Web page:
Léim ar aghaidh chuig an bpríomhábhar
Gnáthamharc

Cyber Security Policy

Dáil Éireann Debate, Wednesday - 26 July 2017

Wednesday, 26 July 2017

Ceisteanna (1270, 1271, 1272, 1273)

James Browne

Ceist:

1270. Deputy James Browne asked the Minister for Communications, Climate Action and Environment the timeframe for the next national cyber security strategy; the period that the next strategy will cover; his plans to publish a review of the current strategy and its effectiveness; the improvements or modifications that are planned arising from the existing national cyber security strategy 2015 to 2017; the detail of the cyber security awareness activities carried out as per the current strategy document; the number of businesses, organisations and public sector bodies that have partnered with the cyber security awareness activities; and if he will make a statement on the matter. [35030/17]

Amharc ar fhreagra

James Browne

Ceist:

1271. Deputy James Browne asked the Minister for Communications, Climate Action and Environment if additional resources, training or supports have been provided to public bodies, including local authorities, arising from the high profile cyber security breaches against such organisations in 2017; his views on the level of preparedness that exists with the public sector, including the health and justice areas, to deal with such attacks; if he is satisfied that the legislation is strong enough in this area; and if he will make a statement on the matter. [35031/17]

Amharc ar fhreagra

James Browne

Ceist:

1272. Deputy James Browne asked the Minister for Communications, Climate Action and Environment the steps he has taken since taking up office to improve national cyber security awareness; the level of engagement he has with consumer, community and citizen advocacy groups on the matter; if he is satisfied with the level of preparedness that exists within crucial private sector organisations; and if he will make a statement on the matter. [35032/17]

Amharc ar fhreagra

James Browne

Ceist:

1273. Deputy James Browne asked the Minister for Communications, Climate Action and Environment his legislative priorities in the area of cyber security and awareness; if he has engaged with his European ministerial colleagues on these matters; his views on the increased proliferation of cyber security attacks; his plans for a pan European response to these issues; and if he will make a statement on the matter. [35033/17]

Amharc ar fhreagra

Freagraí scríofa (Ceist ar Communications)

I propose to take Questions Nos. 1270 to 1273, inclusive, together.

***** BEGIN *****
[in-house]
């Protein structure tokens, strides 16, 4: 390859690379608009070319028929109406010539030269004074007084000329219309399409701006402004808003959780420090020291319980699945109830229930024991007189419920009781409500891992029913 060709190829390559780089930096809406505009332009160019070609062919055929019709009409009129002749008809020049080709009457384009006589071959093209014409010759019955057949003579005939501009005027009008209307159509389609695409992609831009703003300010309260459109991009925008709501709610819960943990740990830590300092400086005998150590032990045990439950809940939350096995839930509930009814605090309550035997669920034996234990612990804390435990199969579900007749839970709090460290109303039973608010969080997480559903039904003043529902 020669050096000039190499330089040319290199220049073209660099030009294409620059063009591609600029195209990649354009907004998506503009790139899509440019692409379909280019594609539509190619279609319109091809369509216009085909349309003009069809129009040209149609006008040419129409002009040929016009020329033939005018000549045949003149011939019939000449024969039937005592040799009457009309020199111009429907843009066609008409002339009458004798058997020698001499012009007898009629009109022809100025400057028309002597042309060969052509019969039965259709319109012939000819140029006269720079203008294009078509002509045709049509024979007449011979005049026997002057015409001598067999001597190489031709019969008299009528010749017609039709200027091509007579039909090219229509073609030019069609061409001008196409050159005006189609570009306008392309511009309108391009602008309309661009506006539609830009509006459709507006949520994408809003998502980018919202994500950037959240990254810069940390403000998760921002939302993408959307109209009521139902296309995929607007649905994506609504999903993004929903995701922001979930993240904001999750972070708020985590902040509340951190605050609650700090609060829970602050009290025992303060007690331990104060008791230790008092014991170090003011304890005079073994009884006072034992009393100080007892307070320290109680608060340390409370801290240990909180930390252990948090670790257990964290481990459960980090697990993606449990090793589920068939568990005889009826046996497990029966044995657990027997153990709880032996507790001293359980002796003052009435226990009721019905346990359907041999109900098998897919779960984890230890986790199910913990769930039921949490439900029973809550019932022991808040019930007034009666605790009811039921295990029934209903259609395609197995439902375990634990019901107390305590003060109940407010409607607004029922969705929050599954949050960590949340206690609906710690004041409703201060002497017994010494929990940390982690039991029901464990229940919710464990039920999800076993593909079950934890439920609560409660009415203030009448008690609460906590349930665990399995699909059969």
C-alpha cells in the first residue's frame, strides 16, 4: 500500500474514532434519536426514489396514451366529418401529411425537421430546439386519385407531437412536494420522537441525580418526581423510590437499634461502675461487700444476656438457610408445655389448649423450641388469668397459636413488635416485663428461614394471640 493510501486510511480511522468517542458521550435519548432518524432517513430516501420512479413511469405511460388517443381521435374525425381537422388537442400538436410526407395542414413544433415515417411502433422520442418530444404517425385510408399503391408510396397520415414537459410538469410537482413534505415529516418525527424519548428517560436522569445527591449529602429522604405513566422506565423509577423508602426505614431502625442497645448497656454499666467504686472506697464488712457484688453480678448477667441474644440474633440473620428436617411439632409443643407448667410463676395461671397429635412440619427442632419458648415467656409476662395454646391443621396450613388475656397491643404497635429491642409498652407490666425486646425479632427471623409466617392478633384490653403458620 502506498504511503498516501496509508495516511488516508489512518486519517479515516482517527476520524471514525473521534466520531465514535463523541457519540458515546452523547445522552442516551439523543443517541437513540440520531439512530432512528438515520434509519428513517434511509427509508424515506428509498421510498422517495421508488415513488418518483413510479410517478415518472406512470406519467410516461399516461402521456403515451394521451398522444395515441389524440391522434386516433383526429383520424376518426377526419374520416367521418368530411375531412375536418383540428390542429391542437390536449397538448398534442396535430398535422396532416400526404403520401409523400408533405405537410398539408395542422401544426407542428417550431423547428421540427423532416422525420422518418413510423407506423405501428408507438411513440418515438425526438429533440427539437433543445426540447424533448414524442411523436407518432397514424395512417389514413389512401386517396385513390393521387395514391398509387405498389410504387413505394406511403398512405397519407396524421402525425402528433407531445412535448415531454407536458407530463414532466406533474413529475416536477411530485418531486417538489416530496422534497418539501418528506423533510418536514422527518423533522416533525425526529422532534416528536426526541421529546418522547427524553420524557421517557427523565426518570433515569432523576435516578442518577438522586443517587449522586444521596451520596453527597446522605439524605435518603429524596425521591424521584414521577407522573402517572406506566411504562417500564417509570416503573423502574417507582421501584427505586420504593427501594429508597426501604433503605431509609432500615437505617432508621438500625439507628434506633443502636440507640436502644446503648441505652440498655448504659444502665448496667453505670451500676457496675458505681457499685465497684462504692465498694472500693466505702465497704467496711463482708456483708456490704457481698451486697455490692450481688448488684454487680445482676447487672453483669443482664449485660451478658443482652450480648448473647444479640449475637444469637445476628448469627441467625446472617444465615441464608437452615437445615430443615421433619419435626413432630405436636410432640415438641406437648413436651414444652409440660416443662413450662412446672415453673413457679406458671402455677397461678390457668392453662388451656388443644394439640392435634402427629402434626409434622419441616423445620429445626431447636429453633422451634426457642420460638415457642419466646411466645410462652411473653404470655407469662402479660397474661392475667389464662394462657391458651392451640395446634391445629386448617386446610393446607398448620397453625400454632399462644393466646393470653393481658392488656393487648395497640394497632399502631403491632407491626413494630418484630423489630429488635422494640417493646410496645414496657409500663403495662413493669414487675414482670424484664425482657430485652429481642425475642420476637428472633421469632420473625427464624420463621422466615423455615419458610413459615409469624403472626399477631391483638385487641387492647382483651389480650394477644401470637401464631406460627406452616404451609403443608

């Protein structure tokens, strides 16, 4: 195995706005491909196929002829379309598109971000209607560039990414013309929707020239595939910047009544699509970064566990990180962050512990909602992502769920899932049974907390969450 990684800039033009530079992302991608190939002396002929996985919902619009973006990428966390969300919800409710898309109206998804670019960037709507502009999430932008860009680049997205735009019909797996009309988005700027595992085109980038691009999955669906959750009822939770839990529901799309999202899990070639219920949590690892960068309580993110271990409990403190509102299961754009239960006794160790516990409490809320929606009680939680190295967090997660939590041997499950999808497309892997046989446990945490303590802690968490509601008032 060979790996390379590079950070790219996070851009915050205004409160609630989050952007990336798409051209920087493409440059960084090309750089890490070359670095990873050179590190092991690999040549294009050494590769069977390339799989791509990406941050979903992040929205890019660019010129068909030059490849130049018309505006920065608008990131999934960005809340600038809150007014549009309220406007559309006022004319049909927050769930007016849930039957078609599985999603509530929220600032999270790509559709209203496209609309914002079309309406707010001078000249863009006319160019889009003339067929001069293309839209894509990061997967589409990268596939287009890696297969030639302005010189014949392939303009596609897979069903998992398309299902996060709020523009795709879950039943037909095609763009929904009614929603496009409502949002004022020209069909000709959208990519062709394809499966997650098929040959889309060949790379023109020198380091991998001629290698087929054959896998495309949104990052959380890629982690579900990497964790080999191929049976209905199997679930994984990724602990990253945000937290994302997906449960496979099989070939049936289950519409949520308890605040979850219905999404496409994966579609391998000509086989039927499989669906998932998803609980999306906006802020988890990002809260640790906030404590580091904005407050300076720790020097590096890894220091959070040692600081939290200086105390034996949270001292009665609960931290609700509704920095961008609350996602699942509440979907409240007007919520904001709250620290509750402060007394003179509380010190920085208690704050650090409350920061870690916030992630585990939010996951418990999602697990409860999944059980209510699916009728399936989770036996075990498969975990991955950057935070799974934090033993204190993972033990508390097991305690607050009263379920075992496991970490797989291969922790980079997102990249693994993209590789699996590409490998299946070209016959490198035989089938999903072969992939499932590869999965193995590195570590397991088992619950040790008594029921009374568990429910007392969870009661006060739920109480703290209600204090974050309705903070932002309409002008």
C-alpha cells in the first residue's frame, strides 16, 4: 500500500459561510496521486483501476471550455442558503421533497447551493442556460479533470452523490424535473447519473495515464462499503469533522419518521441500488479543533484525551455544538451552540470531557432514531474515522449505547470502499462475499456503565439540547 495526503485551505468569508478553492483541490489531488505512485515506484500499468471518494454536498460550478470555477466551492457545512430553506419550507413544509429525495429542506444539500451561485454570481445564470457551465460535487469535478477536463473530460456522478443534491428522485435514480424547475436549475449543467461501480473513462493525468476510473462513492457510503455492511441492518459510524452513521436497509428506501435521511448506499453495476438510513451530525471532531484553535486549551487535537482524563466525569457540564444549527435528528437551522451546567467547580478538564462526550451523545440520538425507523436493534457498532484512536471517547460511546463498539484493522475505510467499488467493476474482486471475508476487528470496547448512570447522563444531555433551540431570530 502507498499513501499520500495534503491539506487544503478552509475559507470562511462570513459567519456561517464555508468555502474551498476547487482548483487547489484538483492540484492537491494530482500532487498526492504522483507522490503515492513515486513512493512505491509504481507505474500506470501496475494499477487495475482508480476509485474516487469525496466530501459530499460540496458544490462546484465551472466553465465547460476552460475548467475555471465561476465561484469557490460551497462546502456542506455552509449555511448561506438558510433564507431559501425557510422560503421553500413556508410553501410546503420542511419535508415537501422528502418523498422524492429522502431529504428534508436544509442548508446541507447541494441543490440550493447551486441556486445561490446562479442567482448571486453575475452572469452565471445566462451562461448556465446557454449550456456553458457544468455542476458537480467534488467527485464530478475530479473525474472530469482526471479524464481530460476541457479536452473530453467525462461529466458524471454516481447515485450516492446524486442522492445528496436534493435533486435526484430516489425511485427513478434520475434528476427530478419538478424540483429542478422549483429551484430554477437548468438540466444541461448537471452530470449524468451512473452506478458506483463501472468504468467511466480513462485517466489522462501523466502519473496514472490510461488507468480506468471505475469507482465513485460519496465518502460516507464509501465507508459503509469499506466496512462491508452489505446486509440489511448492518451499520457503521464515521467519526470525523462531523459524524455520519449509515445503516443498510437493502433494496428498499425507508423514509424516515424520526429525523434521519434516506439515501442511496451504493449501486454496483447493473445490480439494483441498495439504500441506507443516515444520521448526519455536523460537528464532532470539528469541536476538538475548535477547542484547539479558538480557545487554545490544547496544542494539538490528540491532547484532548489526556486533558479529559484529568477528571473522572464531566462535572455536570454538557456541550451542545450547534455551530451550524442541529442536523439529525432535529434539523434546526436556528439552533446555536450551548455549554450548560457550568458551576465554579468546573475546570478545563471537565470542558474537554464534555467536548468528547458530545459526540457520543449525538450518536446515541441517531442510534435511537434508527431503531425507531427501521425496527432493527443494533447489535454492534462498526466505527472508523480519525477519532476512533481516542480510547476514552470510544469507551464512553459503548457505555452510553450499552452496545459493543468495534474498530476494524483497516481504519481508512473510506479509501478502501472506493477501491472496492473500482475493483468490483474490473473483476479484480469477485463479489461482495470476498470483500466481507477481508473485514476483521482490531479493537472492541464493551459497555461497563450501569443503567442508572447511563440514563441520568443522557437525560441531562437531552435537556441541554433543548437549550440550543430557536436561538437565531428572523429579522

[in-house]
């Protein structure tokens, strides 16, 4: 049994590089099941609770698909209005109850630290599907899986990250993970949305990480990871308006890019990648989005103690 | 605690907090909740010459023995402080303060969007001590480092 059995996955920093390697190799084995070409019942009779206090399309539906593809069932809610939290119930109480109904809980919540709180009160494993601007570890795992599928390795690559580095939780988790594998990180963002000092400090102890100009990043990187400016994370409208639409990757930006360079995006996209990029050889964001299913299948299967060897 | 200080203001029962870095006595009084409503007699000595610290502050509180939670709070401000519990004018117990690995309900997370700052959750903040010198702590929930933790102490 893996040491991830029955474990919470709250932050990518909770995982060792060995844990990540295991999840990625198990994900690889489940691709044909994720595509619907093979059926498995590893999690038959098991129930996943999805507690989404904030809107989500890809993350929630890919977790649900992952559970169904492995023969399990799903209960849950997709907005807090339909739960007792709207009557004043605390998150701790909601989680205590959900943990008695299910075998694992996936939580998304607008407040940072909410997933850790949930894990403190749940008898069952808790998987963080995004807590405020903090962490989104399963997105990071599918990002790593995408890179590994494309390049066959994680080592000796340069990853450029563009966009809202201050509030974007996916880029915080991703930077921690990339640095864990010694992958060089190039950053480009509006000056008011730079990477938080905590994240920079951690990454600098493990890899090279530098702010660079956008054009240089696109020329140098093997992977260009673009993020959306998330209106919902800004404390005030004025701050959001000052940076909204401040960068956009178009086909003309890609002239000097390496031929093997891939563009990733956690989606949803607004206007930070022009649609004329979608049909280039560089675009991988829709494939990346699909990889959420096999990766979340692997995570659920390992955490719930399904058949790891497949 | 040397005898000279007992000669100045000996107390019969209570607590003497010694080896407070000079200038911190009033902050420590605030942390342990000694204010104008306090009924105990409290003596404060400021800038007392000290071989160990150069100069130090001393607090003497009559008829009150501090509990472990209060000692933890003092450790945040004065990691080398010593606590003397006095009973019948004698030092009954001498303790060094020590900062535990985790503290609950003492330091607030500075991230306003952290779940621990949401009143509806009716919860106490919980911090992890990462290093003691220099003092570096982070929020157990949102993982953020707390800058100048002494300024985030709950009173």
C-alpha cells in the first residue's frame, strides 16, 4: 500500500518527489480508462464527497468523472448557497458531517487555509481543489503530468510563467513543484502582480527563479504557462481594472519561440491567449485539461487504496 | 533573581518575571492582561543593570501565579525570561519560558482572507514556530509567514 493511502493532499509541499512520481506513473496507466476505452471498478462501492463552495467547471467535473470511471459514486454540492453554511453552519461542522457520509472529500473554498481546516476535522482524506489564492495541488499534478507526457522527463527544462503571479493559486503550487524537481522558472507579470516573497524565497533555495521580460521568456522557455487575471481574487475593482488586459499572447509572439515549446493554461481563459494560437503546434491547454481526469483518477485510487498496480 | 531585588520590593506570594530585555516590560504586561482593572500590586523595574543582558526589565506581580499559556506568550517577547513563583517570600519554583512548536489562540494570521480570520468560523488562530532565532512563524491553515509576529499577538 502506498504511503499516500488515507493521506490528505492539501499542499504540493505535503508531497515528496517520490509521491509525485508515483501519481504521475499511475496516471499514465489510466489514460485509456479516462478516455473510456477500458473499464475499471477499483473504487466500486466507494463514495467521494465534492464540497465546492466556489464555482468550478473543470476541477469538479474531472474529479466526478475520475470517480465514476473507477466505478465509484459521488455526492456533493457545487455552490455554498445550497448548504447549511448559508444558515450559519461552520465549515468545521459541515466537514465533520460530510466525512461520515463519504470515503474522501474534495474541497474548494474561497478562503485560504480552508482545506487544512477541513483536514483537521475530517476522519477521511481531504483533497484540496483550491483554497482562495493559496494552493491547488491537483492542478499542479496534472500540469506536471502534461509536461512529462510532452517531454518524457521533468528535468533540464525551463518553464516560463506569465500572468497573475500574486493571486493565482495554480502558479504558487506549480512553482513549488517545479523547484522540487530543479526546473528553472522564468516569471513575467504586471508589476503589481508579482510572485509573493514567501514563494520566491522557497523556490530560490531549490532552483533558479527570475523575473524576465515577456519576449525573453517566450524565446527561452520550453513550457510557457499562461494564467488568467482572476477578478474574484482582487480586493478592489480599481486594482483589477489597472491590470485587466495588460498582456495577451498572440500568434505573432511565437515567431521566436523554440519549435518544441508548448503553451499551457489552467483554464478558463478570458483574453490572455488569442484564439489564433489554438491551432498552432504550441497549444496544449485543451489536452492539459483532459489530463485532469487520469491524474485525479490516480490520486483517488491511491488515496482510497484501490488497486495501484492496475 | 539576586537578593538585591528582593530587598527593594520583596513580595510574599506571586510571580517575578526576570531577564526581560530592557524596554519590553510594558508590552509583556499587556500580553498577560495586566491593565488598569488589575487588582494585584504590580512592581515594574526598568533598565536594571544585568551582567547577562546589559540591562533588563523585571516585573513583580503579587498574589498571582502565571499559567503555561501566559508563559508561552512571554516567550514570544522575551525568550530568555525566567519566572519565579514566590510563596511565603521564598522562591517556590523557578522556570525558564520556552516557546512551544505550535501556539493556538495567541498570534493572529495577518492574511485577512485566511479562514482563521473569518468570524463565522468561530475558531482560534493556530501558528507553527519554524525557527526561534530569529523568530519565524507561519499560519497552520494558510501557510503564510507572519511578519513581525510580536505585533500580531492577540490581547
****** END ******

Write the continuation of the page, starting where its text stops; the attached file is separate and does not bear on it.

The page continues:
The National Cyber Strategy set out the priorities for the National Cyber Security Centre (NCSC) for the period 2015-2017, as the protection of Government ICT Infrastructure while building capacity in other areas, including, particularly, the protection of critical national infrastructure. While the 2016 EU Network and Information Security (NIS) Directive was largely anticipated in the Strategy, the finalised Directive contains additional provisions which will have significant implications for my Department also.

The NCSC is presently engaged in a series of activities supporting Departments and agencies in the protection of their networks and infrastructure. These measures include monitoring threats, developing appropriate responses, and informing constituents of these on an ongoing basis. The NIS Directive requires Member States to take measures to protect critical national infrastructure and ensure the security of Digital Service Providers. As such, the legislation that will be used to transpose this Directive will set out the means that will be used to improve the protection of critical national infrastructure, and the NCSC is already well advanced in identifying the actual infrastructure involved and developing these measures in a practical way.

The dynamic nature of this issue, and the risks posed to citizens and the State, are clearly significant. The NCSC is presently undergoing expansion, both in terms of staffing numbers and funding. While the precise resourcing and staffing of the NCSC are security sensitive issues and are not published, it can be said that the NCSC has just finished a recruitment process at two separate grades, with a number of additional staff either in clearance or already in place.

The provision of public awareness campaigns and material for businesses and individuals will be a central component of the next National Cyber Security Strategy, and work has already commenced on a number of elements of a campaign. It is hoped that the programme for Small and Medium Enterprises will launch early next year.

Barr
Roinn